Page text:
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During the course of three decades, Joseph Stalin's Gulag, a vast network of forced labor camps and settlements, held many millions of prisoners. People in every corner of the Soviet Union lived in daily terror of imprisonment and execution.
In researching the surviving threads of memoirs and oral reminiscences of five women victimized by the Gulag, Paul Gregory has stitched together a collection of stories from the female perspective, a view in short supply in the literature. Capturing the fear, paranoia, and unbearable hardship that were hallmarks of Stalin's Great Terror, Gregory relates the stores of these five women--from different social strata and regions--in vivid prose, from their pre-Gulag lives, through their struggles to survive in the repressive atmosphere of the late 1930s and early 1940s, to the difficulties facing the four who survived as the adjusted to life after the Gulag. These firsthand accounts illustrate how even the wrong word could become a crime against the state.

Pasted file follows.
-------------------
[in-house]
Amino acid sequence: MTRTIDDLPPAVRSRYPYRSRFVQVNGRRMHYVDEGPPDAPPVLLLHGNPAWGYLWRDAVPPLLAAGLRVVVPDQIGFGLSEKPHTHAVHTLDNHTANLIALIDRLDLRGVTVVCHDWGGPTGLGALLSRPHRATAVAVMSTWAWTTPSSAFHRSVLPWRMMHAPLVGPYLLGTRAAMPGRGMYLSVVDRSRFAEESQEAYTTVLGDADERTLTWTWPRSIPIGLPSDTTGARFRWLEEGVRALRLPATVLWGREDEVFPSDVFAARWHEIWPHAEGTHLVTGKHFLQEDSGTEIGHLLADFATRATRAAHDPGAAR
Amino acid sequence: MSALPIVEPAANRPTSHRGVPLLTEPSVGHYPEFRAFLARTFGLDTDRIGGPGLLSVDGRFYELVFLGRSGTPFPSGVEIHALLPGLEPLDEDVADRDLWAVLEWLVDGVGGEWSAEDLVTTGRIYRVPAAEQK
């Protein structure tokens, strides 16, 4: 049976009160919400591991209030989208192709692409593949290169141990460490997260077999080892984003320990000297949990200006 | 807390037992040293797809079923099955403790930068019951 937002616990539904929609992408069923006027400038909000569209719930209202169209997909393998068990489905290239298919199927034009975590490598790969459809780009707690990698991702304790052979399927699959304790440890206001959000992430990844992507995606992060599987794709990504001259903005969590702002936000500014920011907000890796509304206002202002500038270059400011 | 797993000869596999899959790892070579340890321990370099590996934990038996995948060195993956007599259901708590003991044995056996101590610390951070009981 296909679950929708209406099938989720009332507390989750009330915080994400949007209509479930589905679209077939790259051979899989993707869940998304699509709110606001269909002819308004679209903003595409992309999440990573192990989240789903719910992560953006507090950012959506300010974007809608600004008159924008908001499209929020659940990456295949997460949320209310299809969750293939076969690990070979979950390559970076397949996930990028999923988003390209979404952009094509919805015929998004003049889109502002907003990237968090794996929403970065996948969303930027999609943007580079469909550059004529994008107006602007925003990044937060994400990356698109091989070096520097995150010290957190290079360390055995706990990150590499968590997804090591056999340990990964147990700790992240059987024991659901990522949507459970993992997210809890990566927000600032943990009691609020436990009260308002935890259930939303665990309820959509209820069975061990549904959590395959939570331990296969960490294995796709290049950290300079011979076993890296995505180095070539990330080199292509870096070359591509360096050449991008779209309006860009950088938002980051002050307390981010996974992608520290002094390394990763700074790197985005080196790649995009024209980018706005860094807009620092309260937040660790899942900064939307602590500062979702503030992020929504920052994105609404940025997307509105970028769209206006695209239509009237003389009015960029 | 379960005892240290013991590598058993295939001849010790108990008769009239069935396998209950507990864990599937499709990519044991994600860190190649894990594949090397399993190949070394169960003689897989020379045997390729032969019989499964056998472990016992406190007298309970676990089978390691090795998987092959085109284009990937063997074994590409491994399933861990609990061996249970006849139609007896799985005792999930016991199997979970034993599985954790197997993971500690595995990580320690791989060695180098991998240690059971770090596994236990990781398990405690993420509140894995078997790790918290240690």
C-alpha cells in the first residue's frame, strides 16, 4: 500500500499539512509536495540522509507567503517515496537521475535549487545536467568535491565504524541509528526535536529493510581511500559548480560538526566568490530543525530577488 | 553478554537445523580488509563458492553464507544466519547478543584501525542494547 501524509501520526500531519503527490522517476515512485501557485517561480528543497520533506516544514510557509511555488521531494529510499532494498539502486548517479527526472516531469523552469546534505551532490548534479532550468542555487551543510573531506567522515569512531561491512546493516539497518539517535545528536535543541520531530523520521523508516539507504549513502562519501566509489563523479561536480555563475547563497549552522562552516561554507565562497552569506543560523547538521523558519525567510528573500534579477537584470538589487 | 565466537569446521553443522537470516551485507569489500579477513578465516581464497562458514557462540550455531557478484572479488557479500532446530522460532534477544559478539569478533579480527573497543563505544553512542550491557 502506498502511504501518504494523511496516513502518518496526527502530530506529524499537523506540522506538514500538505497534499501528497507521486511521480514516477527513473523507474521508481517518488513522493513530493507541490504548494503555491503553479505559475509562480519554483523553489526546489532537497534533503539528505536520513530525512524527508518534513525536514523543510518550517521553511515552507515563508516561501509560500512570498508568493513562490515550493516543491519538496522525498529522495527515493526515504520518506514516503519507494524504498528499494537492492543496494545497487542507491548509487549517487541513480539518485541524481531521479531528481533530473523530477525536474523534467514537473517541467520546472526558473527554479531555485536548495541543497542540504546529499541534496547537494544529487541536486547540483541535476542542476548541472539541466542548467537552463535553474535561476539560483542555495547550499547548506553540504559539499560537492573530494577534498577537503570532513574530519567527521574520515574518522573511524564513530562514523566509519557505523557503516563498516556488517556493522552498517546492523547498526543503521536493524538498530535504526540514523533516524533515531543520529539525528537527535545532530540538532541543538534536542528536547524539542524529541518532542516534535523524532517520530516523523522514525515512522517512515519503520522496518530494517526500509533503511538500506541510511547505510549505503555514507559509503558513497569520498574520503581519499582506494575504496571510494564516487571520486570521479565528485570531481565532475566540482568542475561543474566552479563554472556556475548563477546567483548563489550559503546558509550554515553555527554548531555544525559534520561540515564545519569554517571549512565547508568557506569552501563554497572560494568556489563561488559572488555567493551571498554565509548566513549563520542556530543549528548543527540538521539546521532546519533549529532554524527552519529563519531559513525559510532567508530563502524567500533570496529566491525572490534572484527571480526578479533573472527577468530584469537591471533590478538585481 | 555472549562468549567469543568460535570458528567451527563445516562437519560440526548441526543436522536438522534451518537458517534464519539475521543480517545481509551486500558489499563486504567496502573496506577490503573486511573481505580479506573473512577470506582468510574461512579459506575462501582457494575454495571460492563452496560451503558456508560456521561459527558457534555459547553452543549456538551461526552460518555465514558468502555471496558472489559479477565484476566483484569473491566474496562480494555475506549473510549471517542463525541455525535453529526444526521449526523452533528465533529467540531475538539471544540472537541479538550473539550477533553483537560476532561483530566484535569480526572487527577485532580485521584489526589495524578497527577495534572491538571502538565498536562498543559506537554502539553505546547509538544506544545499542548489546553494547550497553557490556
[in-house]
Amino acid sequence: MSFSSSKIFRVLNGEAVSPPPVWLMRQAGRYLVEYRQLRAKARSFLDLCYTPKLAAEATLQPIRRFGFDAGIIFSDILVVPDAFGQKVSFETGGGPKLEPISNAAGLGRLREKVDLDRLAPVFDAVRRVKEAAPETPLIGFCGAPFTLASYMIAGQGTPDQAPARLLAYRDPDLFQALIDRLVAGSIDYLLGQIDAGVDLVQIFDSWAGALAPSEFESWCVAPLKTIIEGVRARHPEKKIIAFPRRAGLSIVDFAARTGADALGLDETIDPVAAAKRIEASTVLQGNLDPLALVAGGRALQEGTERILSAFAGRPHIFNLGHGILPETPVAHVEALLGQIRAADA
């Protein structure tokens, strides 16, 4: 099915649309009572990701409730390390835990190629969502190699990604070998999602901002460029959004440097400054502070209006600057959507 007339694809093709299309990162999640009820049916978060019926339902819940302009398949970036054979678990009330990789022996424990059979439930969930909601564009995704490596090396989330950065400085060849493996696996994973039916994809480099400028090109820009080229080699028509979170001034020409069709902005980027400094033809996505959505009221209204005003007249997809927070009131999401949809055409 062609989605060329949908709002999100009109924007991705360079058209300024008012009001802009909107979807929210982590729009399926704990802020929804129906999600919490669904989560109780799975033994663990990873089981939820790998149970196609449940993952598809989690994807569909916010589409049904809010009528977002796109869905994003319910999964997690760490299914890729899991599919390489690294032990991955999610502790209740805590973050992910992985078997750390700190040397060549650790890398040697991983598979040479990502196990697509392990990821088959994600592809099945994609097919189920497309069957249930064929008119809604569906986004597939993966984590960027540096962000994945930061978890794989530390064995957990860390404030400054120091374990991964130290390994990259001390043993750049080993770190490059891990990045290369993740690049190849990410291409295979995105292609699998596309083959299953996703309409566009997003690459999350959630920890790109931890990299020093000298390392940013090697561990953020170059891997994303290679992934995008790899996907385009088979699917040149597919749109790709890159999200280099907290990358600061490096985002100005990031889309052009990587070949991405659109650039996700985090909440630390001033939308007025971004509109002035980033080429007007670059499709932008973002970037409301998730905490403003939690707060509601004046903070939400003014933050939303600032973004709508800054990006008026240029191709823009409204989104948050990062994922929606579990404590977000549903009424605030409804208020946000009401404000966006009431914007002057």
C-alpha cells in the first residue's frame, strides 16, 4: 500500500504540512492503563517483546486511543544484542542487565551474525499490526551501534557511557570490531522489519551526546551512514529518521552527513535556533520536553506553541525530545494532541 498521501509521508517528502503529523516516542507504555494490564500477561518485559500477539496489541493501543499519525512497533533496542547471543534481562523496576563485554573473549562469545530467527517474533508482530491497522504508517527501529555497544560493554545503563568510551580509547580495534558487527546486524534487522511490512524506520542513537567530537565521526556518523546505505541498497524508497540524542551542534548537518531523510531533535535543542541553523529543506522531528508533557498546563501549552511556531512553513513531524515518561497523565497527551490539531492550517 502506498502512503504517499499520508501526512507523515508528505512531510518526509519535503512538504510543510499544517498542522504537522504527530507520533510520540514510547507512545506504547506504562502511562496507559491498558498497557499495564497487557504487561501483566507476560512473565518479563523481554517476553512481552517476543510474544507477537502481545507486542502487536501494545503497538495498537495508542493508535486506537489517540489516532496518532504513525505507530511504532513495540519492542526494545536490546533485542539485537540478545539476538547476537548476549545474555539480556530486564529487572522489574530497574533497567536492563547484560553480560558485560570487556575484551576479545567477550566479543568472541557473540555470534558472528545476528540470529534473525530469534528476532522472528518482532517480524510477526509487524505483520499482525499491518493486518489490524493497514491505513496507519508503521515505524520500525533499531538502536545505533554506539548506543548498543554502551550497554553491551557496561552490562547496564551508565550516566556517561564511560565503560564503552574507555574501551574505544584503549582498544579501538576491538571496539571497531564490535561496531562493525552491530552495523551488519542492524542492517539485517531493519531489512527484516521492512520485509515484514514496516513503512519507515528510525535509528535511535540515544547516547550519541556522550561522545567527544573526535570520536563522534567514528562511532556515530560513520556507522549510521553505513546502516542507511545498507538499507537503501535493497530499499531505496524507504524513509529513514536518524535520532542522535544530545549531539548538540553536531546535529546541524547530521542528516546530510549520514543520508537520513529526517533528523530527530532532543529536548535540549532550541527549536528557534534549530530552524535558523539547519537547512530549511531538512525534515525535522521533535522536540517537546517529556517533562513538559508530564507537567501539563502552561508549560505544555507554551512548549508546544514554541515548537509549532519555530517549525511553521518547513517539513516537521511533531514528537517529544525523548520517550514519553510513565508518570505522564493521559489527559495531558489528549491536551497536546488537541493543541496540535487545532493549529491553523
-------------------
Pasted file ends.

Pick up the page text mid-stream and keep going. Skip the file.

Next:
Gregory begins with a synopsis of Stalin's rise to power, the roots of the Gulag, and the scheming and plotting that led to and persisted in one of the bloodiest, most egregious dictatorships of the twentiety century.
Paul Gregory directs the Workshop on Totalitarian Regimes at the Hoover Institution, where he is a research fellow. He is also the Cullen Distinguished Professor of Economics at the University of Houston.
Published: Hoover Institution on
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